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‘It should be a right to fix your phone’: the boss of booming secondhand tech firm Back Market

🌈 Abstract

The article discusses Thibaud Hug de Larauze, the CEO of the French startup Back Market, which operates an online marketplace for refurbished electronic devices. The article highlights Back Market's mission to promote sustainability and reduce electronic waste by encouraging the purchase and repair of pre-owned gadgets.

🙋 Q&A

[01] Thibaud Hug de Larauze and Back Market

1. What is Thibaud Hug de Larauze's background and role at Back Market?

  • Thibaud Hug de Larauze is the CEO of Back Market, one of France's biggest "unicorn" startups that has raised over $1 billion to expand into 18 countries.
  • He co-founded Back Market in 2014 with two friends, Quentin Le Brouster and Vianney Vaute, inspired by working with refurbishment specialists selling on platforms like eBay.
  • Hug de Larauze identifies as an "eco-warrior" rather than a tech guru, and is focused on persuading people to buy pre-owned phones, laptops, and other devices, and repair or recycle their old ones.

2. What are Back Market's key offerings and growth?

  • Back Market now sells 200 different types of refurbished gadgets, from smartphones and laptops to baby monitors and gaming consoles, in 18 countries.
  • The company has experienced rapid growth, with sales increasing by 45% in 2021 to €320 million, making it about a quarter the size of UK online electrical goods retailer AO.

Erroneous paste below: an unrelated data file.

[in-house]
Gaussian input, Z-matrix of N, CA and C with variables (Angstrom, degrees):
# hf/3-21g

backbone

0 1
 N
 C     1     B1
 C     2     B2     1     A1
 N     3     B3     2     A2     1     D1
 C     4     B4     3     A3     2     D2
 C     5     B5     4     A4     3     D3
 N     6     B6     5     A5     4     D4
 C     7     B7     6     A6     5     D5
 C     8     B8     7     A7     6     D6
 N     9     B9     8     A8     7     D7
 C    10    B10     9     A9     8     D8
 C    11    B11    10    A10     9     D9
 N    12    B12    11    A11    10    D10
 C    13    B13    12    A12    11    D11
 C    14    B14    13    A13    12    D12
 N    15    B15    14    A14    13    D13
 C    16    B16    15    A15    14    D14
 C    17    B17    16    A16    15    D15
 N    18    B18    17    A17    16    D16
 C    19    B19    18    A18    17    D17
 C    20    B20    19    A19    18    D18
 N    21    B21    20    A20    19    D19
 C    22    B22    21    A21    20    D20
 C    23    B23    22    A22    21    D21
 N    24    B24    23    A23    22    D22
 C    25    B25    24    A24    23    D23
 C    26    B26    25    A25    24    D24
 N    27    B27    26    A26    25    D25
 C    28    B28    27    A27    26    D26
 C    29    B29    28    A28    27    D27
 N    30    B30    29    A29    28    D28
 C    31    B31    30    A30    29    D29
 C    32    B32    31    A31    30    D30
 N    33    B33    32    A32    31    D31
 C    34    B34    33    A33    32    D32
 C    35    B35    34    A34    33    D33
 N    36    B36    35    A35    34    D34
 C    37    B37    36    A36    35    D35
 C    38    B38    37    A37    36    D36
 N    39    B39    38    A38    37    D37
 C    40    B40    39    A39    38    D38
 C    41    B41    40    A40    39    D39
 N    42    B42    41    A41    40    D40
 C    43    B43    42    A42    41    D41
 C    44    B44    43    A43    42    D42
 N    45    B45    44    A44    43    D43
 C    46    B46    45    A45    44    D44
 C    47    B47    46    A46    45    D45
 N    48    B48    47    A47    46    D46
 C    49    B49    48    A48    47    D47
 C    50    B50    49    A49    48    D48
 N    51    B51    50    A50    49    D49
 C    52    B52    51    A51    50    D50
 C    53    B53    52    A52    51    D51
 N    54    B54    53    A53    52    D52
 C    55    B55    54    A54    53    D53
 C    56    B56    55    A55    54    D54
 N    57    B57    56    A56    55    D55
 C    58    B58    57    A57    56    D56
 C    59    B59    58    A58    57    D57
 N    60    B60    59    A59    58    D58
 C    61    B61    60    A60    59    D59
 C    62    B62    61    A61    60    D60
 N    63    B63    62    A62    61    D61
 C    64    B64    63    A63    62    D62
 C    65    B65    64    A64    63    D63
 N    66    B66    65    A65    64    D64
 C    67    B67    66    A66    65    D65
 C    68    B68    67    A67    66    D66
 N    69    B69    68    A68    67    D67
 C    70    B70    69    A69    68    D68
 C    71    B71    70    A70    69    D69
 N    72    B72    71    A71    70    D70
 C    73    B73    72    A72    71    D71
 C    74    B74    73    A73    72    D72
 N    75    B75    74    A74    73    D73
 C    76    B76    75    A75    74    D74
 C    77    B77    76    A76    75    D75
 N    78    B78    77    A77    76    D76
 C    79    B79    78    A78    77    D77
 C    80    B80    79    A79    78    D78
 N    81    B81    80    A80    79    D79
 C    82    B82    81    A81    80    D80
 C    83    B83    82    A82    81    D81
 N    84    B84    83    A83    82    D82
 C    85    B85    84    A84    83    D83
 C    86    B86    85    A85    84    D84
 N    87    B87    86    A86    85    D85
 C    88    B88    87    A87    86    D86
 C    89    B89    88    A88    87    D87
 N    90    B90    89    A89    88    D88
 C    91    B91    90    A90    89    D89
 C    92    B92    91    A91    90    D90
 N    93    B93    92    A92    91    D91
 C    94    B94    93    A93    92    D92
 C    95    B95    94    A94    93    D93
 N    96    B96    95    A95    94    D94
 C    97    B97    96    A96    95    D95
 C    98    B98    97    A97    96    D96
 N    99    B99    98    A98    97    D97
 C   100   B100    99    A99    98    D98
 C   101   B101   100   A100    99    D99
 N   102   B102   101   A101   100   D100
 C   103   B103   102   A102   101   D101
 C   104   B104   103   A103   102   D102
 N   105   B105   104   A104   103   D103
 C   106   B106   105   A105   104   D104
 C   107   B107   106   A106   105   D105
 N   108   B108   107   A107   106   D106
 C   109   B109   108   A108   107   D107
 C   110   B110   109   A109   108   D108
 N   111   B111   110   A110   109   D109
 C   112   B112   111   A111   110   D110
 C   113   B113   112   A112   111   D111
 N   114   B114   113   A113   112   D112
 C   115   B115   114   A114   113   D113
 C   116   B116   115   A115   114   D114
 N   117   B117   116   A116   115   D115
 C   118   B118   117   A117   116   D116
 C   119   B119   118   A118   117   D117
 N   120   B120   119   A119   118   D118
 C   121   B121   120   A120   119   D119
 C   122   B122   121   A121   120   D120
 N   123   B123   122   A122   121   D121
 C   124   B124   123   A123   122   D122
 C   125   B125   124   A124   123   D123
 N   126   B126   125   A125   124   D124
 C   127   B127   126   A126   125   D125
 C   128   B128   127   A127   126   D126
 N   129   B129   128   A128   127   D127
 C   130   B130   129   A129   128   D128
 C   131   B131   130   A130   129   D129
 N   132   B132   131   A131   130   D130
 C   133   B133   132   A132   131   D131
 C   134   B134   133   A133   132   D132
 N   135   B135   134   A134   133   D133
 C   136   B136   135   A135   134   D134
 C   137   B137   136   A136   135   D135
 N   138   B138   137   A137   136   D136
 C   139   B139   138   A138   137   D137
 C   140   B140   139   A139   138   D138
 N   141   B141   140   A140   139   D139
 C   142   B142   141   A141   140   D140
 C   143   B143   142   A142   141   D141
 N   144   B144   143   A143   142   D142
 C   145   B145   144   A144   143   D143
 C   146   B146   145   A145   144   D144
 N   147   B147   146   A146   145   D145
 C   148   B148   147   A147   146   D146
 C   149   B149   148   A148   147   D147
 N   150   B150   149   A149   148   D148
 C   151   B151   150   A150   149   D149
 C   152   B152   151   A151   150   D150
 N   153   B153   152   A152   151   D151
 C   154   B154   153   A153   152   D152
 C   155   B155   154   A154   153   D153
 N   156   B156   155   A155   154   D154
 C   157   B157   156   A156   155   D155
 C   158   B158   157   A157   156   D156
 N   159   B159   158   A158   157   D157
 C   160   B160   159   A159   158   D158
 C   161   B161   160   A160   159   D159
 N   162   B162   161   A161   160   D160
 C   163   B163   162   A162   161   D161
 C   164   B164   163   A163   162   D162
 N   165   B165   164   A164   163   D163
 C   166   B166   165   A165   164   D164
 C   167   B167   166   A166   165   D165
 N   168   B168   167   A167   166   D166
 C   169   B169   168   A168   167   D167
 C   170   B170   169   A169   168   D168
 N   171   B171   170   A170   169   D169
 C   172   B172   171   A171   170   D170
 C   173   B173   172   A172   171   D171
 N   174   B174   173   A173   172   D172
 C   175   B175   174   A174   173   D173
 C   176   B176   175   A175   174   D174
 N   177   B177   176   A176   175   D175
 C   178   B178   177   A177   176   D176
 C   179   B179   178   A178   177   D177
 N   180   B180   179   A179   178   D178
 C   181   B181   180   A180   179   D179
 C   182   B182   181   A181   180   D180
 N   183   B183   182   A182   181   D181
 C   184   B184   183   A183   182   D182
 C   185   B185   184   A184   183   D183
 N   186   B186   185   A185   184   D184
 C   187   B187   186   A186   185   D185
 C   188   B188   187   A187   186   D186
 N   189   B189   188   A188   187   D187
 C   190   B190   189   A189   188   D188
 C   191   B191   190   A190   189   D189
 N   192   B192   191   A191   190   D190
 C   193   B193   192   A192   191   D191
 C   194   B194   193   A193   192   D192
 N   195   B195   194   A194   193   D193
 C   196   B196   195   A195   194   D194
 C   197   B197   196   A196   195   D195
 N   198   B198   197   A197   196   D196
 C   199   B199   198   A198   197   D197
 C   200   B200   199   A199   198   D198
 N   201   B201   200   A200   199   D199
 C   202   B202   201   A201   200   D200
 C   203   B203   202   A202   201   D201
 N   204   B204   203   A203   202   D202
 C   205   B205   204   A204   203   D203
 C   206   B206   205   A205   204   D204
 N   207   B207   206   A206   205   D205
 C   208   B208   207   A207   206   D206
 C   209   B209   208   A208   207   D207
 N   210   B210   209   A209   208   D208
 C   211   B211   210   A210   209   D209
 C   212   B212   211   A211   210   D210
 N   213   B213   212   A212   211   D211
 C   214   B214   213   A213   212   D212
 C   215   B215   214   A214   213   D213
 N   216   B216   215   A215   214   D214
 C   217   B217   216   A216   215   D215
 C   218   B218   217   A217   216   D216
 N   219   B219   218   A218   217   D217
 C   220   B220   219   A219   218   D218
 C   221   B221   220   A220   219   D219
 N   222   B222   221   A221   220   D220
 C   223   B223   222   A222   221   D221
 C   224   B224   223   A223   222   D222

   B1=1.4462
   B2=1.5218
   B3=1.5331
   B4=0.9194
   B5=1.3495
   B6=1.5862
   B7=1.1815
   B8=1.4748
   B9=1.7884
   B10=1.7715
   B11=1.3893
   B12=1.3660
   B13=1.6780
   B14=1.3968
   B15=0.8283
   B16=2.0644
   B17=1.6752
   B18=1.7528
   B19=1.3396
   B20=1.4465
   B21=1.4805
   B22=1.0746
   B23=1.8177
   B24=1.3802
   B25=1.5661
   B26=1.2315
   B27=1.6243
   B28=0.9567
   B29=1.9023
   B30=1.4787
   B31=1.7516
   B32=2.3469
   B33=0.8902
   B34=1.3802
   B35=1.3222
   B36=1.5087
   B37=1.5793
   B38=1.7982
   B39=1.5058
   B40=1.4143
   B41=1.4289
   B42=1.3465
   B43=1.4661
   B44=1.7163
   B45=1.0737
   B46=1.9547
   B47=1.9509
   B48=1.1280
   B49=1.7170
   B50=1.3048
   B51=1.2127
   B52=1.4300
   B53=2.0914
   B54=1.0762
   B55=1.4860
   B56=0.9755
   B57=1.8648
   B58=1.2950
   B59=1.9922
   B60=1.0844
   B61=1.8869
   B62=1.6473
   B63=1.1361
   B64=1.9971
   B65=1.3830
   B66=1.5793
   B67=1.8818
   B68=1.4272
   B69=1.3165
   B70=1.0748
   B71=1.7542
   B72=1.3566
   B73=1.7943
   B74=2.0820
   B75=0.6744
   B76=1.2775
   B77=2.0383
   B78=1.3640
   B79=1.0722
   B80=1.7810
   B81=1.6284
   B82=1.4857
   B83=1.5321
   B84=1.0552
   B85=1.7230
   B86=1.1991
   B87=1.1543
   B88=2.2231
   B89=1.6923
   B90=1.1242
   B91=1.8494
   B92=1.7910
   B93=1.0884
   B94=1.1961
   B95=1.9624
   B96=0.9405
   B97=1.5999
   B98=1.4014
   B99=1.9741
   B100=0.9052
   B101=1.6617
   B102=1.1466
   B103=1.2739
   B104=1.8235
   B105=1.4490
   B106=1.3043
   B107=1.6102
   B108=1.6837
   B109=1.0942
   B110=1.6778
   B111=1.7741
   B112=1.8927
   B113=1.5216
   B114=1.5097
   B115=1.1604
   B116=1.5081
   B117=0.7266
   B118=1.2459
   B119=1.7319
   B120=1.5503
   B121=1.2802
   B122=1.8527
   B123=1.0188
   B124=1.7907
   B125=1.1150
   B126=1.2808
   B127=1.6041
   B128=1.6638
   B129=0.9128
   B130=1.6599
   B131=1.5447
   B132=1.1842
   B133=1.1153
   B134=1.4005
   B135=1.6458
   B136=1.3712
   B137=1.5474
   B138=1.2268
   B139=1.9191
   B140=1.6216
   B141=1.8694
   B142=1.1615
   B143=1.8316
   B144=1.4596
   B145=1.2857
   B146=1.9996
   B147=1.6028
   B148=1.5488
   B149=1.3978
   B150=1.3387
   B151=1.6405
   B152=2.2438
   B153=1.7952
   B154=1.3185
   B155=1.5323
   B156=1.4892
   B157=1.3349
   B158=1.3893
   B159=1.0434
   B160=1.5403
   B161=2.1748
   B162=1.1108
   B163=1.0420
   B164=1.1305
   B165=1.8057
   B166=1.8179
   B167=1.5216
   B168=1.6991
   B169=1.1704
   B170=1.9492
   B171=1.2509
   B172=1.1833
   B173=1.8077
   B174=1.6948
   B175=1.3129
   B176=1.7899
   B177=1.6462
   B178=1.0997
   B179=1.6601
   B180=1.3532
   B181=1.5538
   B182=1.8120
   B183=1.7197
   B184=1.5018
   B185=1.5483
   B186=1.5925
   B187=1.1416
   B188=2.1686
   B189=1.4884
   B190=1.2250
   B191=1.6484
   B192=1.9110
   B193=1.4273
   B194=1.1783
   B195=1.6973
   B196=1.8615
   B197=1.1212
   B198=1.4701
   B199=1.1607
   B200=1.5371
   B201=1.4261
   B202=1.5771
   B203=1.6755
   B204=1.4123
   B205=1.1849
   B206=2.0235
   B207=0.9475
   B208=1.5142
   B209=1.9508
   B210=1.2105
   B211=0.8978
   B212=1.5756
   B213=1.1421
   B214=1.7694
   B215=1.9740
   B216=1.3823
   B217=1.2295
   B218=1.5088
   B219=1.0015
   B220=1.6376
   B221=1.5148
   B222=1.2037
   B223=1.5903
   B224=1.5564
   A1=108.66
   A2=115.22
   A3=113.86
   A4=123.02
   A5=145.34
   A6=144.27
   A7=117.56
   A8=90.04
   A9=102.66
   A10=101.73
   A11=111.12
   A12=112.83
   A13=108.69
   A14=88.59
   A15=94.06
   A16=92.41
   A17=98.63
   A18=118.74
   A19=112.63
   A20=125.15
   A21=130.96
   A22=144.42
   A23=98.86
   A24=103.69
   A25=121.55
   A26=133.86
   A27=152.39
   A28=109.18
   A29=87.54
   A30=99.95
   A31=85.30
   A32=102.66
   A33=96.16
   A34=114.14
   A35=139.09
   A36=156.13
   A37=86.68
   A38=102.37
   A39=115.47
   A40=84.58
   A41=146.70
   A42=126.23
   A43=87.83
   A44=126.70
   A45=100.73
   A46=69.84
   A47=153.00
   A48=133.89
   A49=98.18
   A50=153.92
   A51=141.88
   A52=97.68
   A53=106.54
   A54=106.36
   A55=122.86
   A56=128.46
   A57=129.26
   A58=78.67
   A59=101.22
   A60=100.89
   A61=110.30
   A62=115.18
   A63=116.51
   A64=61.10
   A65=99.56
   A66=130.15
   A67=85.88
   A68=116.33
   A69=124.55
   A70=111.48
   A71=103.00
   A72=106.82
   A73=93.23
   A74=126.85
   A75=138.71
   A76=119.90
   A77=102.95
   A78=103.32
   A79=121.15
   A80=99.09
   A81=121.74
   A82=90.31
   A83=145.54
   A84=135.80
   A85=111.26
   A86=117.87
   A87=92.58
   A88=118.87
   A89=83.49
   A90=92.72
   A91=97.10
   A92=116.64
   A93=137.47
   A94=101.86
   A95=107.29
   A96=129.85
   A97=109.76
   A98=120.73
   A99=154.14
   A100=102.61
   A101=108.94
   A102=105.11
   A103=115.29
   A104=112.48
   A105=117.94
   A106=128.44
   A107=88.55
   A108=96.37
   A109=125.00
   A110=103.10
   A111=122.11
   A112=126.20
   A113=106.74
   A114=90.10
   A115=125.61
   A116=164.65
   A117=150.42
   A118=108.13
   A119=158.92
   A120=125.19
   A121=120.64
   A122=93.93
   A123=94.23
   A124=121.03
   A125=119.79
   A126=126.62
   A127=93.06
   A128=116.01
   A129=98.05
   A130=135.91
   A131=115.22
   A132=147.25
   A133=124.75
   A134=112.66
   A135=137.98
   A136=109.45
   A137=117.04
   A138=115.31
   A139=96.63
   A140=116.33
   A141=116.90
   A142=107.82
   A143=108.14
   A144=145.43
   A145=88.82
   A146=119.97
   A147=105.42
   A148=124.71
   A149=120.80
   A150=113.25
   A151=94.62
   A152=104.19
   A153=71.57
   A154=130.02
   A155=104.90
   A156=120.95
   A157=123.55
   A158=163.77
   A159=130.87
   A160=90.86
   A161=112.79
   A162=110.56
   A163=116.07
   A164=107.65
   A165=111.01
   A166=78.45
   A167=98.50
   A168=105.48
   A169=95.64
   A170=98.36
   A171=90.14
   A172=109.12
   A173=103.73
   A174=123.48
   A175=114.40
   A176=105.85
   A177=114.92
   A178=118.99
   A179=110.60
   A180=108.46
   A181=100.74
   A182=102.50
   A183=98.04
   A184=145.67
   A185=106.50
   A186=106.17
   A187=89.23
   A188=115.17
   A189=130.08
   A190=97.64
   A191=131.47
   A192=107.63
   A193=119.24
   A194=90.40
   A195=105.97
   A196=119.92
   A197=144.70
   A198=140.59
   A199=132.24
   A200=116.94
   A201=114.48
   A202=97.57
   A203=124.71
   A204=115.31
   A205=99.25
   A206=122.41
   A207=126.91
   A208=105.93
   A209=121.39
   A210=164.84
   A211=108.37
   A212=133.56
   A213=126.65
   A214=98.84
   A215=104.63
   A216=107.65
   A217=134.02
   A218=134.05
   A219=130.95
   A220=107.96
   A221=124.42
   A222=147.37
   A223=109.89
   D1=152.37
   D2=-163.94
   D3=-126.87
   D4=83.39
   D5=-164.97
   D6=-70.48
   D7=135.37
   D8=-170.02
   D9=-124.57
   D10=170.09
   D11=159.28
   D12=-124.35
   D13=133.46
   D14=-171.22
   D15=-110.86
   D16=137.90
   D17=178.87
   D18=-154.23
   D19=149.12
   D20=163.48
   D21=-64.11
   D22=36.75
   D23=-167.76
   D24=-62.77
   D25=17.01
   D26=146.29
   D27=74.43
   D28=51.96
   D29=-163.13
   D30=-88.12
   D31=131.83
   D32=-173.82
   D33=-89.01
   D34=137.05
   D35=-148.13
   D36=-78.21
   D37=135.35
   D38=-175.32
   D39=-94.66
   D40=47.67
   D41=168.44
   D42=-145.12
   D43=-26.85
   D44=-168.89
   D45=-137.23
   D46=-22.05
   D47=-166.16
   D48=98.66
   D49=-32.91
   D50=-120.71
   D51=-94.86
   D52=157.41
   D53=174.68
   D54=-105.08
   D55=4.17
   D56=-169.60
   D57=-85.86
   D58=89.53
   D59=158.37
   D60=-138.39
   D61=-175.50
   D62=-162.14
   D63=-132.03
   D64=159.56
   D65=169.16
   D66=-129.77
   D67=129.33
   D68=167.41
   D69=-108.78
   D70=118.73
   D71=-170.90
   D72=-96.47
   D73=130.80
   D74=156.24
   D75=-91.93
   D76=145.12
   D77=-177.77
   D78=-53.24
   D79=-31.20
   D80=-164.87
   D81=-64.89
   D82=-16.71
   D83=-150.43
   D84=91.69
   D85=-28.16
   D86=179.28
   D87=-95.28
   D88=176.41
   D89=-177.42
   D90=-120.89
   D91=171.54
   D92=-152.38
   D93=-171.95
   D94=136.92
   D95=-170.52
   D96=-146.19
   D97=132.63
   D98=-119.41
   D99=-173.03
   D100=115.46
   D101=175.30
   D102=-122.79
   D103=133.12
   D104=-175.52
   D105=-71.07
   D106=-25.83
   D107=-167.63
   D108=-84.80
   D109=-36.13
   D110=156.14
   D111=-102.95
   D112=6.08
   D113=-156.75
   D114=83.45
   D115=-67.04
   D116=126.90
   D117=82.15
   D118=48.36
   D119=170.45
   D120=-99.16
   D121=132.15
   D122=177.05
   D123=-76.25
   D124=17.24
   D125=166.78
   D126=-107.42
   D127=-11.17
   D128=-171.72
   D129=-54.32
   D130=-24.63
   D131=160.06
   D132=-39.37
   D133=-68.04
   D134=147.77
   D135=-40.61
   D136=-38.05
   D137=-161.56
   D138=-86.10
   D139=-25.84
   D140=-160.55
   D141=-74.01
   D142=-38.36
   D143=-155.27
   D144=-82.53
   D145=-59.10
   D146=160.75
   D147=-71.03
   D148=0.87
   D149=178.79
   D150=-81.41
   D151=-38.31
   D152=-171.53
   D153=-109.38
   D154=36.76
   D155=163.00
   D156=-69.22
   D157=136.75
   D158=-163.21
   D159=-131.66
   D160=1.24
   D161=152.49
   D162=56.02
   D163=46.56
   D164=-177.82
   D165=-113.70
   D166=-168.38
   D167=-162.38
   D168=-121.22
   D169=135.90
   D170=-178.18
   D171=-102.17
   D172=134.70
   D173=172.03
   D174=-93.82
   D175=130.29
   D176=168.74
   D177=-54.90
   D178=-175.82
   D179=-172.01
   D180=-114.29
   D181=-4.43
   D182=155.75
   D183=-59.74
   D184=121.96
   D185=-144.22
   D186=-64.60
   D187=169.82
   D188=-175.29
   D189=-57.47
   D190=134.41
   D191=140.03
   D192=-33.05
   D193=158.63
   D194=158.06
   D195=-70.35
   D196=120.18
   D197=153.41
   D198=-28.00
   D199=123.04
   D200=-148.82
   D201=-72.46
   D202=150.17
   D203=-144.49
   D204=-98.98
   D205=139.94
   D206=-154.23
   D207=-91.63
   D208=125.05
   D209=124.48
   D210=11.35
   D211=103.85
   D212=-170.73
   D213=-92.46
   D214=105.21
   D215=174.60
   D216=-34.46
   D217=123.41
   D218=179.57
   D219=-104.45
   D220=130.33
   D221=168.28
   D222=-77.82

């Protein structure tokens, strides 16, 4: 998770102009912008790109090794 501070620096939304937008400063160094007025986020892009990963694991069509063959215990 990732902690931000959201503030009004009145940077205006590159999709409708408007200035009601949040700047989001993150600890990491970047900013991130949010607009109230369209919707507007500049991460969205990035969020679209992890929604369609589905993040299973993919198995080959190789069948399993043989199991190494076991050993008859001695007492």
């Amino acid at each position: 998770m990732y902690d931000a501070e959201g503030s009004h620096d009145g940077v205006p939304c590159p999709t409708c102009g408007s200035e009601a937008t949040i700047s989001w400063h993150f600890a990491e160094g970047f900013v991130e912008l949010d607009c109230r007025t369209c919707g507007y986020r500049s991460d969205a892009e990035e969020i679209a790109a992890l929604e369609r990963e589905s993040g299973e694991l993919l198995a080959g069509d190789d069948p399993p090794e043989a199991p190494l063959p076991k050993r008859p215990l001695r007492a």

• The UK is Back Market's fastest growing country, with sales up 80% year-on-year, as people seek more affordable and sustainable tech options.

3. How does Back Market operate and ensure quality?

  • Back Market does not acquire or hold stock, or carry out refurbishment itself. Instead, it works with 1,700 traders and refurbishers who are rigorously screened before being allowed to list on the platform.
  • Sellers get their products from various sources, including telecom companies that offer trade-ins and upgrades to clients.
  • Back Market is now focused on profitability, having pulled back on hiring and pausing expansion into new territories or product categories to maximize its established position.

[02] Environmental Impact and Legislation

1. What is the environmental impact of new technology and the benefits of refurbishment?

  • New technology contributes over 1 billion tonnes of greenhouse gas emissions per year, about 3% of the global total, making it the 7th biggest contributor.
  • Mending a smartphone just once can save over 77 kg of carbon emissions, helping to reduce the environmental impact and electronic waste problem.

2. How is legislation evolving to support the circular economy and right to repair?

  • "Right to repair" legislation is being introduced across the EU by 2026, forcing manufacturers to make spare parts and technical information available for phones, tablets, and kitchen appliances.
  • In the UK, right to repair legislation was introduced in 2021, but only covers a limited number of items like large kitchen appliances and TVs.
  • Hug de Larauze wants the legislation to go further to truly transition people to circularity and repair, involving all product categories and requiring manufacturers to design for repairability and longevity.
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